Better to be Absolutely Ridiculous Than Absolutely Generic: The Estate of Marilyn Monroe’s Trademark Woes

Picture1By Gwen Wei

On Monday, March 13 2017, a ruling in the Southern District of New York threw trademark practitioners nationwide into a tumult when the presiding judge left open the possibility that a celebrity name could become too generic to enforce as a trademark. The issue: the court’s “serious doubts that V. International will be able to establish that the contested marks are generic”, pitted against its concern that “[r]eaching that conclusion at this state would be premature.”  The celebrity hanging in the balance: Marilyn Monroe. Continue reading

Animal-Style v. Cali-Style: The Better Burger Battle

Caliburger-Seattle-03-1024x683By Kelsey O’Neal

Everyone who has been to Southern California has probably seen a bright yellow arrow pointing to the promise of the ultimate meal: a double-double, animal style fries, and a Neapolitan shake. Where does the arrow point? In-N-Out Burger. The company typically stayed within a certain radius of its original store in Baldwin Park, CA, and it wasn’t until 2011 that it opened a restaurant in Texas. In-N-Out has been notoriously slow to expand. So, it must have been a shock for the residents of Shanghai to see animal style burgers in the Jing An Temple District in 2011. However the force behind the new store was not In-N-Out, but rather Caliburger, LLC, a Diamond Bar, CA-based company that trademarked In-N-Out’s menu items in Asia and Eastern Europe. In-N-Out wasted no time; it sued Caliburger in Santa Ana, California. The two companies settled, and the settlement was likely contingent on Caliburger’s willingness to change its menu. (For example, a “double-double” is now a “Cali-double,” and “animal style fries” became “wild fries,” which then morphed into “Cali-style fries.”) Continue reading

California Hits the Brakes on Google’s Driverless Cars

car.jpgBy Yayi Ding

On December 16th, California’s DMV released a set of proposed regulations that could potentially delay or curtail the development of autonomous, driverless cars. Car developers, including Google, Tesla, and BMW, have quickly expressed their disappointment in these legal proposals. Nonetheless, the proposed rules will go through months of comment and review before finalization, and two relevant public consultations will be held in California in early 2016. Continue reading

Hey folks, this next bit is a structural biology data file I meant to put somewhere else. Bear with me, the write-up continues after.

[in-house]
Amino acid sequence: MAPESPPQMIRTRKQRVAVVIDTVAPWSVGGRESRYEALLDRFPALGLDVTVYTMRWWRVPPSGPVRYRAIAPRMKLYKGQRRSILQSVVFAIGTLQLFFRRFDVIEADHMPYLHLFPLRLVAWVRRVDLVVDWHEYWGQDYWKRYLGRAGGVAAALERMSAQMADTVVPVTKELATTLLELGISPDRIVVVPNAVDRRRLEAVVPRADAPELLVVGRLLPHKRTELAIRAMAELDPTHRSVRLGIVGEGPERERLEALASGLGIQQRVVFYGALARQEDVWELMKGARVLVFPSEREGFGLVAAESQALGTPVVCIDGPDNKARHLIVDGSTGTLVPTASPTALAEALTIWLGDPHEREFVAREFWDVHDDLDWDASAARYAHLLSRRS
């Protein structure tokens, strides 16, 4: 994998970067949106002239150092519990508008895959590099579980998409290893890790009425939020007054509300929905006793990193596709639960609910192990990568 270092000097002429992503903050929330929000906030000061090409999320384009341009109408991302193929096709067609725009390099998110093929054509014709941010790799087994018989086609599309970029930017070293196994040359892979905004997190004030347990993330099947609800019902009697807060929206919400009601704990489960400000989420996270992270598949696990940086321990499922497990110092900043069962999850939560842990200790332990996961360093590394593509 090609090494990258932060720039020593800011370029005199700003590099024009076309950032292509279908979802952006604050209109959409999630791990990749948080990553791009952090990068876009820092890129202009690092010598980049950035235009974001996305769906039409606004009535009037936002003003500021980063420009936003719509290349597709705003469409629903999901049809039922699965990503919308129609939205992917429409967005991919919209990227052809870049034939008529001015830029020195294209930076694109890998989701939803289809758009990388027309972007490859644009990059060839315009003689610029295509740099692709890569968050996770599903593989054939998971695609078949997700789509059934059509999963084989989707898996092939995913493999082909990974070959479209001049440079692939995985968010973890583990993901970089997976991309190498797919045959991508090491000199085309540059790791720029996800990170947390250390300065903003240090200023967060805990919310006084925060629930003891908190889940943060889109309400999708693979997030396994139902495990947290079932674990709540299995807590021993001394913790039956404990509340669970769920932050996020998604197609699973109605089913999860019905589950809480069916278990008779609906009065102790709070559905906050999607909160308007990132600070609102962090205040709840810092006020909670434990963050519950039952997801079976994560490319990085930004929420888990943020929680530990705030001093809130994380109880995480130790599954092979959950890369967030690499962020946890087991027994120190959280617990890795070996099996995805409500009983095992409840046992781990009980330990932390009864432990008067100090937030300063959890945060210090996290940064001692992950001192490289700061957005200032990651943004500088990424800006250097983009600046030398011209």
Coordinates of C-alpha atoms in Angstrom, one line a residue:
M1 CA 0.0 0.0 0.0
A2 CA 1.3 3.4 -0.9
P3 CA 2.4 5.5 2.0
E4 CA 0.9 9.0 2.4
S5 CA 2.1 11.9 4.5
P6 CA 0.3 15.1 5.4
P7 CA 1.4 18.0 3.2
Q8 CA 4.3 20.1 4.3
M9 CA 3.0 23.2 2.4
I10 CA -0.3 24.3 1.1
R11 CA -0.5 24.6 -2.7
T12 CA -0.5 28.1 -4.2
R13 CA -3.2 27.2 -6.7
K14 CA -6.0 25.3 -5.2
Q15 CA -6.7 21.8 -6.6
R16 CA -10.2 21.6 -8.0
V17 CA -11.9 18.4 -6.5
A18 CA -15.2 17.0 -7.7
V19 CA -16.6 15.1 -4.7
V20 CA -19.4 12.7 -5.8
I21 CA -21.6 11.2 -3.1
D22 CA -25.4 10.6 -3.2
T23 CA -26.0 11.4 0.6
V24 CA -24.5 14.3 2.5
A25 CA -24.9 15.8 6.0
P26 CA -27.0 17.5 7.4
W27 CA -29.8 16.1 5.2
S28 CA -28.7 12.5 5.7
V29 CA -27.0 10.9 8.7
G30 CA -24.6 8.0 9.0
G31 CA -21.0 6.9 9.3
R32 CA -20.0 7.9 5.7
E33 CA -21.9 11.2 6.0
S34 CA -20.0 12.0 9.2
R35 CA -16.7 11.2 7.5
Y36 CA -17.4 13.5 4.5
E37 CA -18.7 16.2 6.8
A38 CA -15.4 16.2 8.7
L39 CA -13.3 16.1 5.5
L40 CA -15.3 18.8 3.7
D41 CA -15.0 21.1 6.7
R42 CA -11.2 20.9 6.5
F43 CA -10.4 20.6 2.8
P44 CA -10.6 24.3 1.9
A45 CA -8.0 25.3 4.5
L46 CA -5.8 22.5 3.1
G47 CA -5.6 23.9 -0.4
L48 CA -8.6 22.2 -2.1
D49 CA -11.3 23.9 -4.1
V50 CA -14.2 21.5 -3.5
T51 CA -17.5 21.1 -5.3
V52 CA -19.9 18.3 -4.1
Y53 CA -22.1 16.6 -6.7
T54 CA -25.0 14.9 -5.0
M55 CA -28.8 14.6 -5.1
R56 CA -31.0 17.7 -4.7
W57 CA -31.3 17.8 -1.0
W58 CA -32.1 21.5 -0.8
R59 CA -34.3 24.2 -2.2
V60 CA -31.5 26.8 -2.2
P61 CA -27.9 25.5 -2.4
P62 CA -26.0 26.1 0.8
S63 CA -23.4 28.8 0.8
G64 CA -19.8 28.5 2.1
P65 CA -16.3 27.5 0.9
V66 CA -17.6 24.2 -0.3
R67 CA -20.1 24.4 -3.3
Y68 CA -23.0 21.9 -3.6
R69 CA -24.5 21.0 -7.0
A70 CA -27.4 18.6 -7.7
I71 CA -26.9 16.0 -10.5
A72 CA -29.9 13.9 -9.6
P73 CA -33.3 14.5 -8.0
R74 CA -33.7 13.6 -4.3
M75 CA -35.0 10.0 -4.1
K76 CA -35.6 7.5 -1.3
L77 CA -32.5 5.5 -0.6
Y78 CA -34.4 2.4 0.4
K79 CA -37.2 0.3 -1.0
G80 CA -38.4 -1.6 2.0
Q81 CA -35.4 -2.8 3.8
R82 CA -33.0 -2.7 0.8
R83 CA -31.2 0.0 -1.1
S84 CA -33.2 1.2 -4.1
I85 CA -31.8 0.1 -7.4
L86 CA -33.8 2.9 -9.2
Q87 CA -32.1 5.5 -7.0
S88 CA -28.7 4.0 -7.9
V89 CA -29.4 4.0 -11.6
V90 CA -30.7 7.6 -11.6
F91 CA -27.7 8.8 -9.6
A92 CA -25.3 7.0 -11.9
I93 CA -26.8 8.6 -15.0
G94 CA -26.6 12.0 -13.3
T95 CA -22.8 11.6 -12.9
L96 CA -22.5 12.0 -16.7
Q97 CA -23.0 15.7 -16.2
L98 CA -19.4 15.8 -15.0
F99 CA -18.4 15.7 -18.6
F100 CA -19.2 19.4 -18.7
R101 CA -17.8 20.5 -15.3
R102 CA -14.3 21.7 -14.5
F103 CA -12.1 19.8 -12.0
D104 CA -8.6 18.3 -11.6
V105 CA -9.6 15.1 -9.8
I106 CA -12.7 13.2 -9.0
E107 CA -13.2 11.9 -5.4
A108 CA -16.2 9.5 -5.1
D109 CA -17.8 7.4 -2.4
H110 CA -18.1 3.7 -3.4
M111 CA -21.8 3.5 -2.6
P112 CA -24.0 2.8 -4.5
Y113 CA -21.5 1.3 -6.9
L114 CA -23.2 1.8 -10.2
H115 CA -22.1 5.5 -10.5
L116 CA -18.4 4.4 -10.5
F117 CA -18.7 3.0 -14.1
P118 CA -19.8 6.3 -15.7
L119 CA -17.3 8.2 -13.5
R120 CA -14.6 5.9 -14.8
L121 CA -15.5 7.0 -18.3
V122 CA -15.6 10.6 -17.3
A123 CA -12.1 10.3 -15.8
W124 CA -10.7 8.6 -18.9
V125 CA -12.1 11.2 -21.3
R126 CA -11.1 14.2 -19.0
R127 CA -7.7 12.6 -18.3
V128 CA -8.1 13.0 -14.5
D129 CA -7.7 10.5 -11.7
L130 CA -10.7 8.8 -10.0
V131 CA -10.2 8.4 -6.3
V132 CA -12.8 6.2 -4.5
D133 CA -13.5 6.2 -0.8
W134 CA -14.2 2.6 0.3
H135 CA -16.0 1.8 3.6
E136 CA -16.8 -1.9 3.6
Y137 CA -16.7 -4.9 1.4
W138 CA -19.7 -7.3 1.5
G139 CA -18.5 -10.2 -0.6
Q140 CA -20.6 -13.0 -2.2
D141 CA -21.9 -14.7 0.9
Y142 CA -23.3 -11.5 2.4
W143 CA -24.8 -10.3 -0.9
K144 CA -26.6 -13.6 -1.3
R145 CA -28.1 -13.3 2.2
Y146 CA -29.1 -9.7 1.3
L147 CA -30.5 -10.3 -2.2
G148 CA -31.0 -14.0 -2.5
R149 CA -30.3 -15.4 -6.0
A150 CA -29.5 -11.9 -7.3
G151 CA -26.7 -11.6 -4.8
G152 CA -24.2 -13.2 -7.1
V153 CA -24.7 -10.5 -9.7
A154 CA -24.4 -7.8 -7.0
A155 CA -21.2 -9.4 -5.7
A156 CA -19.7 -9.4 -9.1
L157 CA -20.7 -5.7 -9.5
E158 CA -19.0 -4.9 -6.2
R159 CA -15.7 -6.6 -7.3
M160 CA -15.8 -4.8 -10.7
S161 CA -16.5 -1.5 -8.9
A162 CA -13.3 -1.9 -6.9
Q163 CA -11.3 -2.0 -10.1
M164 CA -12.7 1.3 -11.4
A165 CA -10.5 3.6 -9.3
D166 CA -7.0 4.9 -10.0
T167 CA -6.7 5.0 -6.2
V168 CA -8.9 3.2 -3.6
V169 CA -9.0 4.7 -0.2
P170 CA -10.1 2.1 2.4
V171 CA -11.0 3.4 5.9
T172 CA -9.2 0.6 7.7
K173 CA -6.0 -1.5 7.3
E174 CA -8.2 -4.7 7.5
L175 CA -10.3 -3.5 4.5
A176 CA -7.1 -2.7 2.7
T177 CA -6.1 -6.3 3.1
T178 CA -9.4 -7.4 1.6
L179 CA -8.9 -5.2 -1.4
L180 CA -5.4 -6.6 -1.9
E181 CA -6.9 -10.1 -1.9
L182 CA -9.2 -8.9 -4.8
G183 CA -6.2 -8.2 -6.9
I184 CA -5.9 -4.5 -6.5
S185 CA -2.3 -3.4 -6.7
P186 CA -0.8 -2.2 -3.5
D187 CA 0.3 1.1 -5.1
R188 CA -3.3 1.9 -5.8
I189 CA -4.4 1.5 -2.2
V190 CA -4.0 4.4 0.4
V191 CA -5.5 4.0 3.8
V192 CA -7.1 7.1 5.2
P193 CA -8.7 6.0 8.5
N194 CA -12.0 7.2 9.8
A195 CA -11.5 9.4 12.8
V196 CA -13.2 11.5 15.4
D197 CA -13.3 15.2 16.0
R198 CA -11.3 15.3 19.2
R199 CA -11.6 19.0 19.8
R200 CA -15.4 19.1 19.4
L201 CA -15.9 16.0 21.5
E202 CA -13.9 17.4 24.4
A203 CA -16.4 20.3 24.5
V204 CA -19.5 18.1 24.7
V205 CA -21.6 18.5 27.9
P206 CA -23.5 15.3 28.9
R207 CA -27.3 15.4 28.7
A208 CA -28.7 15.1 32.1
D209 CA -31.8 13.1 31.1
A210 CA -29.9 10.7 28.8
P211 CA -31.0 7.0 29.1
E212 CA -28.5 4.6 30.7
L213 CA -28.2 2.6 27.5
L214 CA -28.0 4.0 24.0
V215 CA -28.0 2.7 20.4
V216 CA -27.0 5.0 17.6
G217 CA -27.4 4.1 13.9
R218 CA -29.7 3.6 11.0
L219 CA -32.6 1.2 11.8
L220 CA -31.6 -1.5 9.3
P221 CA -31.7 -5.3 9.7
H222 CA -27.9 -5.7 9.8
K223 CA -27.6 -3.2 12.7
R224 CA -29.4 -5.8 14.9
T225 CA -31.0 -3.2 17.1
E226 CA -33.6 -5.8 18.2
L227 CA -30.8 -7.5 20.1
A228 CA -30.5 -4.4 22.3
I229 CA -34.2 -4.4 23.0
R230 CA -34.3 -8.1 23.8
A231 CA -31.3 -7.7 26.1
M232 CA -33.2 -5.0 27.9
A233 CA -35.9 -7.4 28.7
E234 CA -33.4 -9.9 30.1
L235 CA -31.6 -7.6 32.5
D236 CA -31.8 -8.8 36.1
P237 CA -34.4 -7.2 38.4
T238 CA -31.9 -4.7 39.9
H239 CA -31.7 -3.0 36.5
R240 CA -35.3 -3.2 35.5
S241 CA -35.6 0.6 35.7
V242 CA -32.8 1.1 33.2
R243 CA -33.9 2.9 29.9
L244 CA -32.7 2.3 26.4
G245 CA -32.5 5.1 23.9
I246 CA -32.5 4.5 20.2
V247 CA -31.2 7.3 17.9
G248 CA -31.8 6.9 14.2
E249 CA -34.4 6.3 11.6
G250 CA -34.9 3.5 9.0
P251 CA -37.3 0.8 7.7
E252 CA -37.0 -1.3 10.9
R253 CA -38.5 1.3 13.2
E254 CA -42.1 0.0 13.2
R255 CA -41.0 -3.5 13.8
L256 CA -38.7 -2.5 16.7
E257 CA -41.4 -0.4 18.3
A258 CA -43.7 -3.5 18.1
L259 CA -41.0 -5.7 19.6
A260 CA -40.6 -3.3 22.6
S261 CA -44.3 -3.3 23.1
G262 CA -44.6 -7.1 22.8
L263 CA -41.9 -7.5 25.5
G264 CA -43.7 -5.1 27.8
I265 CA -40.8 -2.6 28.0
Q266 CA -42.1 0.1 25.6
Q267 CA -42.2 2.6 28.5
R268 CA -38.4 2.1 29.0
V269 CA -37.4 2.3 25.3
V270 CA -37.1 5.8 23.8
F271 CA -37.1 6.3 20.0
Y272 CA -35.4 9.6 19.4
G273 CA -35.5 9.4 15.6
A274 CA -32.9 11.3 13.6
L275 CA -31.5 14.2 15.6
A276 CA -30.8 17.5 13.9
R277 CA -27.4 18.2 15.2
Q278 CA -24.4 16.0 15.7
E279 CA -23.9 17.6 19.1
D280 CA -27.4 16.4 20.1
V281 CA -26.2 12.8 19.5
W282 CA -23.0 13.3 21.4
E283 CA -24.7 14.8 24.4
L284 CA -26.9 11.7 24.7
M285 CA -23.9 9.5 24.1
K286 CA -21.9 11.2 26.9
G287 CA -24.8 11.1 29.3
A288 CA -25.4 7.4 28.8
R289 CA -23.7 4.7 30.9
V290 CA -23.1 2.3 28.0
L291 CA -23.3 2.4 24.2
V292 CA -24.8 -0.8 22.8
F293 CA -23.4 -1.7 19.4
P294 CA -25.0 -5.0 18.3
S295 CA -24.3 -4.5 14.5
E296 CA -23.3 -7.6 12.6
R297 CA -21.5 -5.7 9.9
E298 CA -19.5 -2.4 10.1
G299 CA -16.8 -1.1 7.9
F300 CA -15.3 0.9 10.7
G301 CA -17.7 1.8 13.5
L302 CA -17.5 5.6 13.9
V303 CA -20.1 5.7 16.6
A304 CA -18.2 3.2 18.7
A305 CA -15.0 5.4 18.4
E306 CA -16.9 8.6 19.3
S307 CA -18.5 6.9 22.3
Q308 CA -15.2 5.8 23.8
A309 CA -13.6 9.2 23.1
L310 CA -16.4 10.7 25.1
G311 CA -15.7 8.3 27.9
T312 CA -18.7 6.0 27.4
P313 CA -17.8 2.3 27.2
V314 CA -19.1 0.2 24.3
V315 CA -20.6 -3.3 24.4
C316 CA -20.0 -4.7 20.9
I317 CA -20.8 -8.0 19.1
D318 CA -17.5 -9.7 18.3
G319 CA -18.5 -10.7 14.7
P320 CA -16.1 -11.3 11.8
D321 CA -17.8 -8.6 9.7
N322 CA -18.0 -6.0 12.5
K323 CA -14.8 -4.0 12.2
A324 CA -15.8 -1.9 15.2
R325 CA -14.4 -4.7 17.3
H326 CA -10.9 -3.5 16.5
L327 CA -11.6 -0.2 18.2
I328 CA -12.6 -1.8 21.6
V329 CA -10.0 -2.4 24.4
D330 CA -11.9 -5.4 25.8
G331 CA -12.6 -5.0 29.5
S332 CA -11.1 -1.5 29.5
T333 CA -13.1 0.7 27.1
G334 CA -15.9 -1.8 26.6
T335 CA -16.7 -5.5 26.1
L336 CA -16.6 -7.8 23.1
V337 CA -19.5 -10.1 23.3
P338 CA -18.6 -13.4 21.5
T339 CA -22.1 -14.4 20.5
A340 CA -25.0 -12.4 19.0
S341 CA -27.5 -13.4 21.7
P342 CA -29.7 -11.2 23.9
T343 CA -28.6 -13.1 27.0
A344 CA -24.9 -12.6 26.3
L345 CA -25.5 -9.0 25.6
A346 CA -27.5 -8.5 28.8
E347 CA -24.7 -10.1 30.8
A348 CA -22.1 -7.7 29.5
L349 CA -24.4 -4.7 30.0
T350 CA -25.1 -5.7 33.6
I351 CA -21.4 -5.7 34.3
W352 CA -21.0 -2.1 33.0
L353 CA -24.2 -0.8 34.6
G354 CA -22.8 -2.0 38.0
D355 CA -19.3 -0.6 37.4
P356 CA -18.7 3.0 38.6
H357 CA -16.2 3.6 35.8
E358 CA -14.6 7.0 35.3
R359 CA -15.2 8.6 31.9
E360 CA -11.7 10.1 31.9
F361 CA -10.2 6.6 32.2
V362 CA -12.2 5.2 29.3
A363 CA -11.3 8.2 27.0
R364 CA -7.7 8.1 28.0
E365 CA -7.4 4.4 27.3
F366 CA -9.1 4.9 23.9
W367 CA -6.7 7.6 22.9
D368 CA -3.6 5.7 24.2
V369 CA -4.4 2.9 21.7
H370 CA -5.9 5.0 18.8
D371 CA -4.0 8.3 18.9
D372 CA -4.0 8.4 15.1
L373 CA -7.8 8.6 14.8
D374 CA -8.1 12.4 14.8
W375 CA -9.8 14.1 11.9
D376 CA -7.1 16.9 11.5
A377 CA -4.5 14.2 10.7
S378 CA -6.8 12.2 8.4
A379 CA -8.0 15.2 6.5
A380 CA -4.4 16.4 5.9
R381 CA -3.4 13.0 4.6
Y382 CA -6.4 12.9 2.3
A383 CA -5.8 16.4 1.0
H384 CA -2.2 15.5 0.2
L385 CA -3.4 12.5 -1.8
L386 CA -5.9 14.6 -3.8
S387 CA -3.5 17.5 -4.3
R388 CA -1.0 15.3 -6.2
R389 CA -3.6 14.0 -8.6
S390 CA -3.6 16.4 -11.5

Is Google the New Cookie Monster? Third Circuit Google Case Gives Californians Something to Complain About

cookie monsterBy Samuel Daheim

On Tuesday, November 10th, the Third Circuit vacated a district court’s dismissal of freestanding privacy claims against Google Inc. (Google) under California law. Plaintiffs alleged that Google’s actions constituted a breach of privacy, under both California Tort law and the California State constitution, when it deceitfully bypassed internet privacy settings in order to track internet usage. The Third Circuit rejected the district court’s ruling that the alleged intrusive practices of the company did not amount to an “egregious breach of social norms” – the standard under the California constitution. Continue reading

California Sets the Bar for State Regulation of Autonomous Vehicle Testing

Screen Shot 2014-10-29 at 1.28.28 PMBy Brooks Lindsay

Last month, a California law went into effect allowing autonomous vehicle testing on any California public road. The law, signed in May by Governor Jerry Brown, is the most important regulatory framework to date surrounding autonomous vehicle testing. The law deserves critical examination considering the societal changes that autonomous vehicles may bring and the likelihood that California’s law will be used as a legislative template by states around the nation.

California’s law purely regulates test-driving and does not attempt to regulate anything further—such as the commercial sale or consumer use of autonomous vehicles on California roads. Future legislation will have to include much broader provisions on the commercial sale and consumer use of these cars. In the meantime, testing requires here-and-now regulation, like that in California. Continue reading